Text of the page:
Daniel Burstein

Ask MarketingSherpa: Mapping the prospect conclusion funnel [includes free PDF example]

August 29th, 2018
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We frequently receive questions from our email subscribers asking marketing advice. Instead of hiding those answers in a one-to-one email communication, we occasionally publish some of them here on the MarketingSherpa blog so they can help other readers as well. If you have any questions, let us know.

Dear MarketingSherpa: Hi Daniel, I’m following up on the conversation started on Twitter about your blog post. My questions are:

– What was the main realization that took you to write this article?

– Do you think that this works for businesses in any industry? For example, some businesses are mostly offline, is it wise to invest time in creating a funnel for those as well?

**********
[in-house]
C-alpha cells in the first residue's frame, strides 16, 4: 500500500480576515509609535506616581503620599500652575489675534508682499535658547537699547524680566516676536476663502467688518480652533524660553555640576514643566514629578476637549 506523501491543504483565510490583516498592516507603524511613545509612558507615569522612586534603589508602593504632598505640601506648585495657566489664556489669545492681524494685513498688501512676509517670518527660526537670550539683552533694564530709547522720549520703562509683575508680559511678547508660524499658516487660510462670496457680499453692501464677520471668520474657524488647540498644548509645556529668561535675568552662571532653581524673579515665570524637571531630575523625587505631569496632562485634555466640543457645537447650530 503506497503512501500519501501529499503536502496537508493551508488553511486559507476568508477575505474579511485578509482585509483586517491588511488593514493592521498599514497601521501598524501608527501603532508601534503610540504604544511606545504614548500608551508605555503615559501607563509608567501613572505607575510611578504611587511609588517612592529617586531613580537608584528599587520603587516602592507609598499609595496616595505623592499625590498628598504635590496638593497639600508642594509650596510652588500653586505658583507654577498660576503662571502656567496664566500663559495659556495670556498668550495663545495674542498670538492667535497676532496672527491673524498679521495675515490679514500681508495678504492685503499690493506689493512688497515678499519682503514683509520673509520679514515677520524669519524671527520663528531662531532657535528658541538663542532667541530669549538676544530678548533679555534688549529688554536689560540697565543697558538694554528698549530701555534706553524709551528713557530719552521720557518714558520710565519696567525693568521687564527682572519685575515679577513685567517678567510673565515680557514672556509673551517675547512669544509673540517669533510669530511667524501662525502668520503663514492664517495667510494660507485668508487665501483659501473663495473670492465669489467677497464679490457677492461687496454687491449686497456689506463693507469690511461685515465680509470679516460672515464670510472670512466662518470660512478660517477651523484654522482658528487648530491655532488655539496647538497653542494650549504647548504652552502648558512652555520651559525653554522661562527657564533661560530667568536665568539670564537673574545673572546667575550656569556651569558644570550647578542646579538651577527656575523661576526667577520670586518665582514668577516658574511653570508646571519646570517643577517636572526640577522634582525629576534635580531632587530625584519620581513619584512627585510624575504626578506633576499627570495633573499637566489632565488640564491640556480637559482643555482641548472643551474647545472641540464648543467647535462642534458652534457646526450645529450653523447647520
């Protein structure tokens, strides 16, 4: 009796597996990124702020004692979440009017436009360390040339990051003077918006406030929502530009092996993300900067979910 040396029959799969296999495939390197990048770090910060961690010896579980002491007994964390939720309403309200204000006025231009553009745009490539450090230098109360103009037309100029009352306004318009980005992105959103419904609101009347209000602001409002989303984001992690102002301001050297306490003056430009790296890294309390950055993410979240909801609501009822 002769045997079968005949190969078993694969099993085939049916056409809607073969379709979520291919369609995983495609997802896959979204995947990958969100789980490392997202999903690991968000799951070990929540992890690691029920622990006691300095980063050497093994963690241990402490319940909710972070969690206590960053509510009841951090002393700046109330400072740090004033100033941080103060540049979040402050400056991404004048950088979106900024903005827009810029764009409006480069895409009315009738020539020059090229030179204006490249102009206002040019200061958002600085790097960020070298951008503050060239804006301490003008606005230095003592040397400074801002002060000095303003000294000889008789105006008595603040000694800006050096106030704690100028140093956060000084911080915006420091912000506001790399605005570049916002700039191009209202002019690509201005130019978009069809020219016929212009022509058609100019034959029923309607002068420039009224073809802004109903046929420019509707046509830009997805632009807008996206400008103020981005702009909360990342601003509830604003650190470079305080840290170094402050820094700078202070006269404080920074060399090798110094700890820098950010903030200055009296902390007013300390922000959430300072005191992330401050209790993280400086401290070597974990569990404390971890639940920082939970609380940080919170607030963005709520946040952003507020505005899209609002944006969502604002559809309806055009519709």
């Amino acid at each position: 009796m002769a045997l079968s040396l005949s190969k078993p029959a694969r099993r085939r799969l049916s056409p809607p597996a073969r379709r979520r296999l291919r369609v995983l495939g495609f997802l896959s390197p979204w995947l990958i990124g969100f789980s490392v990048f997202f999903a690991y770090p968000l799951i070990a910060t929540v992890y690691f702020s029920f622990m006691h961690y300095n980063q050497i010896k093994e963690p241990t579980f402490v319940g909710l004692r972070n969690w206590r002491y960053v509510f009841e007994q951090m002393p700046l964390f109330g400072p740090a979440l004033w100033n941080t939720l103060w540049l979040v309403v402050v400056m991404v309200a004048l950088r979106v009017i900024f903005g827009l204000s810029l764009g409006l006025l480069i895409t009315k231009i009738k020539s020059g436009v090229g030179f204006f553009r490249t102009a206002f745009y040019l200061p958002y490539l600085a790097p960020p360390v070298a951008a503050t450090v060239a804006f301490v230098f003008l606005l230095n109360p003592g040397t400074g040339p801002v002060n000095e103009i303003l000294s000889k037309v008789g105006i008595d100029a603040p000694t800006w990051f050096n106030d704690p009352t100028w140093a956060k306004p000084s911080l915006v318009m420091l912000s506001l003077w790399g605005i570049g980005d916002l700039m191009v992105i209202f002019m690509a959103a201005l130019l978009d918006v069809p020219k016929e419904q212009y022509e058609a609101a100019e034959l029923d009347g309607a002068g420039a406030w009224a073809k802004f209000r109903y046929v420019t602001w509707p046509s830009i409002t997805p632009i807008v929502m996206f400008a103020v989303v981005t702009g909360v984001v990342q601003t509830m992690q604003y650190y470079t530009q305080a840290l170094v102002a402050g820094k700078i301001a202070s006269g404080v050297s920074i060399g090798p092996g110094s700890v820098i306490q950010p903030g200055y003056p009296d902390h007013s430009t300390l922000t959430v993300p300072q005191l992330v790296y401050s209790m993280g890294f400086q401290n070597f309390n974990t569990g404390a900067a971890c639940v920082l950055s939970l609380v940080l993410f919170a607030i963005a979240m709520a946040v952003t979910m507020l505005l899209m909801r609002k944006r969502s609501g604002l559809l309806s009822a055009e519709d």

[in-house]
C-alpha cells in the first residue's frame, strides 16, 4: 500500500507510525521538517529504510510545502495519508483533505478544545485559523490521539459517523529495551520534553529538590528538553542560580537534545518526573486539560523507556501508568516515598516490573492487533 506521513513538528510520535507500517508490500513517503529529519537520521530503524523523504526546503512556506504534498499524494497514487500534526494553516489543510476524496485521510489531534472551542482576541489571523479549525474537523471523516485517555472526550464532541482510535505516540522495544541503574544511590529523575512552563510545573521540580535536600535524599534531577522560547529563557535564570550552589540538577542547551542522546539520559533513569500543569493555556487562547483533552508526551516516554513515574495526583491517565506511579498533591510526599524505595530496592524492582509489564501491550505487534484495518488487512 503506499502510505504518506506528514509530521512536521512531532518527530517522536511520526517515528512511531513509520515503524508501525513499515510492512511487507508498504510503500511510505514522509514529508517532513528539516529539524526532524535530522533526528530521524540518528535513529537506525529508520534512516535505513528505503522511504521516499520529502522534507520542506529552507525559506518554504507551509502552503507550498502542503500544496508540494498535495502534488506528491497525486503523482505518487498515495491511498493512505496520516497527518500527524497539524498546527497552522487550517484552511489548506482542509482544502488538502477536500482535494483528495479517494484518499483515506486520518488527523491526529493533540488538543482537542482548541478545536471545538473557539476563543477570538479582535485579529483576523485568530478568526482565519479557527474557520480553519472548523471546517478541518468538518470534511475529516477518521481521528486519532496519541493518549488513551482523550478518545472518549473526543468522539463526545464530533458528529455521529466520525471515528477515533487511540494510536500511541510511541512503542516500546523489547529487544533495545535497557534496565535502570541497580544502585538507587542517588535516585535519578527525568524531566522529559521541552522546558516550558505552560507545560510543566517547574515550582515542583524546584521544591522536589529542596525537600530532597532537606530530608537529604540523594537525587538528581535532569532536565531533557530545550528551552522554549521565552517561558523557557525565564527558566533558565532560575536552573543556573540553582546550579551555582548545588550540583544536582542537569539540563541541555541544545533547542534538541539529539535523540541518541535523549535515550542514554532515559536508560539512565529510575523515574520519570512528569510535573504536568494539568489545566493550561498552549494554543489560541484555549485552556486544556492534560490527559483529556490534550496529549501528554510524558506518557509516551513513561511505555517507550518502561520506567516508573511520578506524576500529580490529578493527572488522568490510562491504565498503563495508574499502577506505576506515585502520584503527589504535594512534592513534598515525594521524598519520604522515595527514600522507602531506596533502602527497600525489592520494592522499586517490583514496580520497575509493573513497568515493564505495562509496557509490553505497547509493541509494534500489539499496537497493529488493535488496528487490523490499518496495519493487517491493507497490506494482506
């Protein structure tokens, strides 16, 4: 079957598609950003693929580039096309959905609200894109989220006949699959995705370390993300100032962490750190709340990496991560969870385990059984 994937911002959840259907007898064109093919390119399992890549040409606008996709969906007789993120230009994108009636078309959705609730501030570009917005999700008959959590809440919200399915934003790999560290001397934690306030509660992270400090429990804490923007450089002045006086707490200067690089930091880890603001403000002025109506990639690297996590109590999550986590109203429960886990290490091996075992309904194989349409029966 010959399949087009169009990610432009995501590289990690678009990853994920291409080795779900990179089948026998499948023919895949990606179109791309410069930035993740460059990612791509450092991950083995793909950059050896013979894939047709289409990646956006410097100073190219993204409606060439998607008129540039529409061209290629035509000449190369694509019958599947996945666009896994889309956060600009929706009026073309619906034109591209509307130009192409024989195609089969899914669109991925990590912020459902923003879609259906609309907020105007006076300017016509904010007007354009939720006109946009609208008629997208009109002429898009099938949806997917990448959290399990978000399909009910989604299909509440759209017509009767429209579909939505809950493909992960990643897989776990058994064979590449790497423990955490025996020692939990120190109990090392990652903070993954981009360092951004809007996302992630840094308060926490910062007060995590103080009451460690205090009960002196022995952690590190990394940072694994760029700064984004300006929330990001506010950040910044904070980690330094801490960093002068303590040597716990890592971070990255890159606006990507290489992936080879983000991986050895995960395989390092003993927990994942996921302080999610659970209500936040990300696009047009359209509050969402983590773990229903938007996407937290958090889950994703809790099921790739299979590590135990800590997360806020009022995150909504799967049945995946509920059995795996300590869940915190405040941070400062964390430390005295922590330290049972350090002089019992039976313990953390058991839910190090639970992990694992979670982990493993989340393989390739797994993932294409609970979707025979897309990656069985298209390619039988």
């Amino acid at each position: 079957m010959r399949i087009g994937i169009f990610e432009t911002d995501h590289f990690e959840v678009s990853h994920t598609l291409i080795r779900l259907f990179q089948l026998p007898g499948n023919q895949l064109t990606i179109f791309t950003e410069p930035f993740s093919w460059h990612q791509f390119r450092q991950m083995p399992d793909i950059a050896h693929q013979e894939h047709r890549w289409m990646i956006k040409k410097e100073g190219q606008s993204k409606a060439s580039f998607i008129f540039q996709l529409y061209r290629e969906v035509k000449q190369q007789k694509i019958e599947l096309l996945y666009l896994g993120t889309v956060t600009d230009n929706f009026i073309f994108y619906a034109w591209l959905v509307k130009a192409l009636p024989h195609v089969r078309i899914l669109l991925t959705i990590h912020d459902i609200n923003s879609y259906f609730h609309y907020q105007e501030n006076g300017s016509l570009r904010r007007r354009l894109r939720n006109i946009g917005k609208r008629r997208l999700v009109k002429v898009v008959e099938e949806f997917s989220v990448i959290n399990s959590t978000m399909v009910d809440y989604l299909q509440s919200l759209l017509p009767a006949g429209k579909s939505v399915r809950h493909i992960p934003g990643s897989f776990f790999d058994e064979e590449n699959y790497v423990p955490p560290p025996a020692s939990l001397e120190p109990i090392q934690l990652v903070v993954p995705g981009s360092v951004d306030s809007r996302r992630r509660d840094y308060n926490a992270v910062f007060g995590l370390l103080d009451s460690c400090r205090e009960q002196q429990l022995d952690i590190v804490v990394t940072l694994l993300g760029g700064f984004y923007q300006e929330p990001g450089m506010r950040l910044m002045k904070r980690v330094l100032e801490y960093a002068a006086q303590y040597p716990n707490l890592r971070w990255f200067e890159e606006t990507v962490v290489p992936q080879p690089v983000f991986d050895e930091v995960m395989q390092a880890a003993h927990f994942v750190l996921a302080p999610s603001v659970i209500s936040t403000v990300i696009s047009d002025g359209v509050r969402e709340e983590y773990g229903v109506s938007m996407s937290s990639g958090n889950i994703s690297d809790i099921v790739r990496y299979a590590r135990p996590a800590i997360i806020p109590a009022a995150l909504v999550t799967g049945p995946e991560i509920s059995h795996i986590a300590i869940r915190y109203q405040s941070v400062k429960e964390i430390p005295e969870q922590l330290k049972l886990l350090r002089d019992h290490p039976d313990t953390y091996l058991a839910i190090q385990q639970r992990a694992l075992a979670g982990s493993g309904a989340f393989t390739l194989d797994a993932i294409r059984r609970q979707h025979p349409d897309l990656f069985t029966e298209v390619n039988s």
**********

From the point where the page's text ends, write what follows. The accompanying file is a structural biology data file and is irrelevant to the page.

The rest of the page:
FYI, this is the article I’m talking about — Marketing 101: What is funnel creation?

Looking forward to hearing back from you.

Thanks.

Dear Reader: I wrote the article because I received questions following the publication of this article: Website Development: How a small natural foods CPG company increased revenue 18% with a site redesign

Yes, the funnel works for any fairly complex purchase. This was true before the internet. Think about buying a car before the internet. First you saw the ad. Then maybe you filled out a business reply (BRC) card. Got invited in for a test drive. Test drove cars at competitors. Get to price negotiations. Etc, etc.

The funnel is a human decision-making phenomenon